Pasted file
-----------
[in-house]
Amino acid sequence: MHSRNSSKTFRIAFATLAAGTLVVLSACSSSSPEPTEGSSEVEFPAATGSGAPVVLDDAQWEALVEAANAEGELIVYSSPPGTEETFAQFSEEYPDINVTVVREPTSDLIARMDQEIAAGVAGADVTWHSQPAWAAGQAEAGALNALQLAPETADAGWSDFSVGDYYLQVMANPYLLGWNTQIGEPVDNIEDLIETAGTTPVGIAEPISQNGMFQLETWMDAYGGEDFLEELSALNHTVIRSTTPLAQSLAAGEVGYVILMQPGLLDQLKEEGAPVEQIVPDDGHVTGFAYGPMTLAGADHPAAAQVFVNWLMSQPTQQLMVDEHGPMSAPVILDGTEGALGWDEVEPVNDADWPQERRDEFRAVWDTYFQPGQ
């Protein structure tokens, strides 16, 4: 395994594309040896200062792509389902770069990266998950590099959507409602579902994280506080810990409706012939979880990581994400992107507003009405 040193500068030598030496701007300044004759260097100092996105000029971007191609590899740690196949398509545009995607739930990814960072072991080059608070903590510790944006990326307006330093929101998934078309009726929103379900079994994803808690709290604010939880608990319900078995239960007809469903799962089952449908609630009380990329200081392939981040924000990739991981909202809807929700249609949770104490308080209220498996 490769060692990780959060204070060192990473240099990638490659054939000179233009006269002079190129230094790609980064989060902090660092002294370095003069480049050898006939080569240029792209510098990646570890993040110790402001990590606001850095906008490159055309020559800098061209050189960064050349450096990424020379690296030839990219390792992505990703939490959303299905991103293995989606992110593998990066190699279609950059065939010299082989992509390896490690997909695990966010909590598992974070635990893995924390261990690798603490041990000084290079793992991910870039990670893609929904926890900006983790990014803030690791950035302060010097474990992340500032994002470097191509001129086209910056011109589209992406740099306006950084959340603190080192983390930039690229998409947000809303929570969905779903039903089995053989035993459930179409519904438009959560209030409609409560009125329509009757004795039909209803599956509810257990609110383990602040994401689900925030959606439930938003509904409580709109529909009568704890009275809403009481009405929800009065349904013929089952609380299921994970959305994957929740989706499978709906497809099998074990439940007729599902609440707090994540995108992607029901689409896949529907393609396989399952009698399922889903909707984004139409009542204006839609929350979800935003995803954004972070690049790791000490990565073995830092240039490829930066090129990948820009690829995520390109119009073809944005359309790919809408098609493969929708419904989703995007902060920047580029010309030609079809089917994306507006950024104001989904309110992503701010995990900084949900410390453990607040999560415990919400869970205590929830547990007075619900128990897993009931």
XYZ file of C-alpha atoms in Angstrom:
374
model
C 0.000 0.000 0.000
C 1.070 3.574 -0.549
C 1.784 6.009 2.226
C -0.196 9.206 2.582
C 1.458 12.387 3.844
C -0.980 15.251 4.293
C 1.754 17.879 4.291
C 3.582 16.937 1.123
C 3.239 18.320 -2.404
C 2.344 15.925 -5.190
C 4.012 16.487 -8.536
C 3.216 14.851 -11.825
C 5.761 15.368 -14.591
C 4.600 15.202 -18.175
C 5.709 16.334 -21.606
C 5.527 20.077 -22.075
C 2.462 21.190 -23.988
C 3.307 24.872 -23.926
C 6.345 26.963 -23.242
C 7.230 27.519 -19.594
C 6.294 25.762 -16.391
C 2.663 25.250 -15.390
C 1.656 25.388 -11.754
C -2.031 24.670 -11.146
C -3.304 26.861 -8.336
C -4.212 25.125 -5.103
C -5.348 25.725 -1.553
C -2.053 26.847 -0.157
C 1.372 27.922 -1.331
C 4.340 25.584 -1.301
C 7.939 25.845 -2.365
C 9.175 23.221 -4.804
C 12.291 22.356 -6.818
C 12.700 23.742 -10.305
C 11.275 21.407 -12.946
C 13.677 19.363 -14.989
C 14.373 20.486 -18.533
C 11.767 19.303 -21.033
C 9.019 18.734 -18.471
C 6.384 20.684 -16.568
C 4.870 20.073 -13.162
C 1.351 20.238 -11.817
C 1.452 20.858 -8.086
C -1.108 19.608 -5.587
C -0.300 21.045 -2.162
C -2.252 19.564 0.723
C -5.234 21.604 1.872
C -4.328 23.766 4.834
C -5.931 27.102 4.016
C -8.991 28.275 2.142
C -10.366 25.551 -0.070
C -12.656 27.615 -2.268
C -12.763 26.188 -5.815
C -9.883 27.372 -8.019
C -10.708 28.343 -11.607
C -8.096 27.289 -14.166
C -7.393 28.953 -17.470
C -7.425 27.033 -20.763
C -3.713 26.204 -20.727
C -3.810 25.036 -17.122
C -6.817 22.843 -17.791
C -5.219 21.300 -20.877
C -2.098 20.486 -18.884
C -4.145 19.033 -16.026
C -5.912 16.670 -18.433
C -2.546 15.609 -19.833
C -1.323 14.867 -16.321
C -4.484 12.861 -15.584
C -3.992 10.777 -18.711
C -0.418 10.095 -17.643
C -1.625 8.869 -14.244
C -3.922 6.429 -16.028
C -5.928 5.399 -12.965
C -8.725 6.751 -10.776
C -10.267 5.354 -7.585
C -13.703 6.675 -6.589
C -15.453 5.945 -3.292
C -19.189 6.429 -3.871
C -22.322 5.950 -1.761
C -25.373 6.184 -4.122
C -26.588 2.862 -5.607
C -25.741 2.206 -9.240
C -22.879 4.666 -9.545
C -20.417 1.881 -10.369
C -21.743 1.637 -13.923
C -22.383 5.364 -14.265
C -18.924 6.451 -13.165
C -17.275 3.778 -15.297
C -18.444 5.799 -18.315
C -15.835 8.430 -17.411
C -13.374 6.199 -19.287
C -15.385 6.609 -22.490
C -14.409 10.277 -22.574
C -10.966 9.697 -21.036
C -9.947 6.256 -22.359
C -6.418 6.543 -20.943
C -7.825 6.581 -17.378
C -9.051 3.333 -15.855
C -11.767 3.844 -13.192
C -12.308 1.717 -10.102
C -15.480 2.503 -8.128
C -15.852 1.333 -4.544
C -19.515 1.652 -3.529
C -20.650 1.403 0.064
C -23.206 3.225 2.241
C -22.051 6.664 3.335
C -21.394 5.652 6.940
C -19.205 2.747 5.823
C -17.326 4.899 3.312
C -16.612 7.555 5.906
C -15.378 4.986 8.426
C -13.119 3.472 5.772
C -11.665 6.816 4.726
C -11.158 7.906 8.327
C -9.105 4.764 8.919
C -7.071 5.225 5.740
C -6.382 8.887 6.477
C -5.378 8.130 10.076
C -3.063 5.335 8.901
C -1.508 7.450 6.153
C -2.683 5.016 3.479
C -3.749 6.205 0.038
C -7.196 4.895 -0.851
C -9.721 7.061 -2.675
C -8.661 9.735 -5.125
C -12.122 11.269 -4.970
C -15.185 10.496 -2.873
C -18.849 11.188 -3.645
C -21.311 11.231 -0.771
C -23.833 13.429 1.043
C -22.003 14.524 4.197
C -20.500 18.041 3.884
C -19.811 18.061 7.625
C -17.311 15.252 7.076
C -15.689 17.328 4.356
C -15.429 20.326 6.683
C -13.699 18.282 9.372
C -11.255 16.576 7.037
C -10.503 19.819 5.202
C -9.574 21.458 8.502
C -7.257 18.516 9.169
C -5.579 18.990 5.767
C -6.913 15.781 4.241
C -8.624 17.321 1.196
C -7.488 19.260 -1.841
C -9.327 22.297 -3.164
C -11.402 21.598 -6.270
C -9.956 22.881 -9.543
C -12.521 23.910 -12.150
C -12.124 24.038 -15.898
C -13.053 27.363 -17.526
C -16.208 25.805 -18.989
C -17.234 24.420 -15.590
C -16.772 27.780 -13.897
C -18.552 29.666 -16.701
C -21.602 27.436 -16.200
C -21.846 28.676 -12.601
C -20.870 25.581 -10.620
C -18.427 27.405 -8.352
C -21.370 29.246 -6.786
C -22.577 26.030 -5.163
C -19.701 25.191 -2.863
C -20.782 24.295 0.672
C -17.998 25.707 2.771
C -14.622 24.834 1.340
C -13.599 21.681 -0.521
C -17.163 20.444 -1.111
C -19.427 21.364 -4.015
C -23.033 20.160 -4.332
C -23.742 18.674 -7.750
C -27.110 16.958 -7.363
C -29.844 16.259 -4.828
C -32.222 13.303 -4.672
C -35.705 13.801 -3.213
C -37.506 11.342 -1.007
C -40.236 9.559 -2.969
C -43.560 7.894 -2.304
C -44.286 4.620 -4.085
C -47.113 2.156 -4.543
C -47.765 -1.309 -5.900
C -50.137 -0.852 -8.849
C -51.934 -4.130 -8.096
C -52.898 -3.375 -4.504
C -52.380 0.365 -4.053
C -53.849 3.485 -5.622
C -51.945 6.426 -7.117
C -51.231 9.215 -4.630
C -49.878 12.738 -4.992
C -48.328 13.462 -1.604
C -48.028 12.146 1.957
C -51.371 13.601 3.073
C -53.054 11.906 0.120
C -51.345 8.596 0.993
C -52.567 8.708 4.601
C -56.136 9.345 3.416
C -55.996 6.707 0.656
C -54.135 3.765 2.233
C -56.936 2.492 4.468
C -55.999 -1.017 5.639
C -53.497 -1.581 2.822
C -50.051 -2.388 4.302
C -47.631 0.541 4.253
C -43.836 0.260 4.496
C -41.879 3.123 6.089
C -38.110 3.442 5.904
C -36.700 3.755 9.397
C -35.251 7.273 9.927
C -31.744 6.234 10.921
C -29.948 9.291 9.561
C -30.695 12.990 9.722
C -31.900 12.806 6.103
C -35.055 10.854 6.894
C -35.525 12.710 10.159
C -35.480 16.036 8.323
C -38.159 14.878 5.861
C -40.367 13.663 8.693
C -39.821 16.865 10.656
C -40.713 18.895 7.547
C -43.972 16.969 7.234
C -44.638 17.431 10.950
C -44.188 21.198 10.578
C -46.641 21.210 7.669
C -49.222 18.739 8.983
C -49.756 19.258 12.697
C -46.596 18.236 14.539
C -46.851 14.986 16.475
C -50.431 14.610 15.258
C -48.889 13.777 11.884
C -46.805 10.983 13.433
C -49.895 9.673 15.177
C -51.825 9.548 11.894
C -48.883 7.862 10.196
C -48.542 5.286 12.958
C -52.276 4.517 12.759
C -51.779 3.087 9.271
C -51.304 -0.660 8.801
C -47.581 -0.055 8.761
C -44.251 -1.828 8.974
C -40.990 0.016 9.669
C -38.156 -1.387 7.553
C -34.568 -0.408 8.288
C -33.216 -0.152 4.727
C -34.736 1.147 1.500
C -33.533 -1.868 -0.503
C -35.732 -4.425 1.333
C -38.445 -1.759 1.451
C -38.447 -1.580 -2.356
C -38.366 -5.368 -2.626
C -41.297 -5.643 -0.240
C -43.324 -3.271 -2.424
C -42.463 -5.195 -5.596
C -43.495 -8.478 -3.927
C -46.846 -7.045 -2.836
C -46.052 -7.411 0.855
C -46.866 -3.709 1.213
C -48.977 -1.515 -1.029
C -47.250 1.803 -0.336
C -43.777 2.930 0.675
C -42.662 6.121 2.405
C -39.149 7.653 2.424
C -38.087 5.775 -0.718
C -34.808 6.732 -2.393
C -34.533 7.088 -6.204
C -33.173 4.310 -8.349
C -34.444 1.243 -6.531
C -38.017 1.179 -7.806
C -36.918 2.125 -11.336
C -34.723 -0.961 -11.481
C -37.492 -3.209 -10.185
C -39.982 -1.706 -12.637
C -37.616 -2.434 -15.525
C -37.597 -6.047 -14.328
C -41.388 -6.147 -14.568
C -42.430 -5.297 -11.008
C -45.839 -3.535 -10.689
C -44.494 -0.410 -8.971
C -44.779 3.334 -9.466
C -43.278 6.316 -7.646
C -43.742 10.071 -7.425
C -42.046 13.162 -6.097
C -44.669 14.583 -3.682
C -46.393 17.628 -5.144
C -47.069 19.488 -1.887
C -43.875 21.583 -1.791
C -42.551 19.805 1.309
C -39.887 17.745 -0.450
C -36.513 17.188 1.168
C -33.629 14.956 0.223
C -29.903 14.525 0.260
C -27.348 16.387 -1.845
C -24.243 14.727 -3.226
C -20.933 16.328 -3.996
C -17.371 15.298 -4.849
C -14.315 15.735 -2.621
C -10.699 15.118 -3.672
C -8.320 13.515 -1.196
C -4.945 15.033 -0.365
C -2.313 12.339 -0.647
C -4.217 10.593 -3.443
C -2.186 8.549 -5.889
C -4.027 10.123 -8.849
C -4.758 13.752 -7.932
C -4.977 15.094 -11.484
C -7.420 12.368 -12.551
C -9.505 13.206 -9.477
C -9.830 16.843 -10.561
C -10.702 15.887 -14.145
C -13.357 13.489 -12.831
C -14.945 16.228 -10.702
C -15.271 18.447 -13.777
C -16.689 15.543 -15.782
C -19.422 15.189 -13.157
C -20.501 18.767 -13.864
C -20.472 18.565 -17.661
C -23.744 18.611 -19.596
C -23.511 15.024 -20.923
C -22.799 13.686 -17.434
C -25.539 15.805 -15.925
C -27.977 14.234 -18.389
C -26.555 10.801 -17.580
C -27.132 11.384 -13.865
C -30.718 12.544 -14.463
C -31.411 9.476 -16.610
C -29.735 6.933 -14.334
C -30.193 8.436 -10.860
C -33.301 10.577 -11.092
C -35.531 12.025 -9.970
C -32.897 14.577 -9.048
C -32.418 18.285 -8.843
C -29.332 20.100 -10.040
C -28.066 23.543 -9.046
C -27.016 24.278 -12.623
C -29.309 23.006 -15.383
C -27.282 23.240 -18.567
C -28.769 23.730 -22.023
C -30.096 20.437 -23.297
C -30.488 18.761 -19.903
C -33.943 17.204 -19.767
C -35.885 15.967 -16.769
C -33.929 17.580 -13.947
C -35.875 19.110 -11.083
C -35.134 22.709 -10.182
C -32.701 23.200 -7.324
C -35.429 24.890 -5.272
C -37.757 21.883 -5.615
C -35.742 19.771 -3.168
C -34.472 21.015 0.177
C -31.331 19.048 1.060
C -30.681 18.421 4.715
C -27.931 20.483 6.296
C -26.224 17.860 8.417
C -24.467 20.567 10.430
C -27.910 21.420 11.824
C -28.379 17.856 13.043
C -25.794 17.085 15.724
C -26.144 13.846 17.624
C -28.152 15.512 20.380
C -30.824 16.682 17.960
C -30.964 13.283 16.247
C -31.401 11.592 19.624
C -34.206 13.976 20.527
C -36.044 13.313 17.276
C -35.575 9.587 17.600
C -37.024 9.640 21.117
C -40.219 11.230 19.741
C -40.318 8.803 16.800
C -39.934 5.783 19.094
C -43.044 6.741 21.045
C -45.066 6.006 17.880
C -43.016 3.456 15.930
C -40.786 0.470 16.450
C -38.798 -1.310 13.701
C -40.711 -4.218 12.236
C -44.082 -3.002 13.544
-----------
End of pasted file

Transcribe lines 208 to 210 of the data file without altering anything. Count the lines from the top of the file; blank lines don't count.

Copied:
C -47.631 0.541 4.253
C -43.836 0.260 4.496
C -41.879 3.123 6.089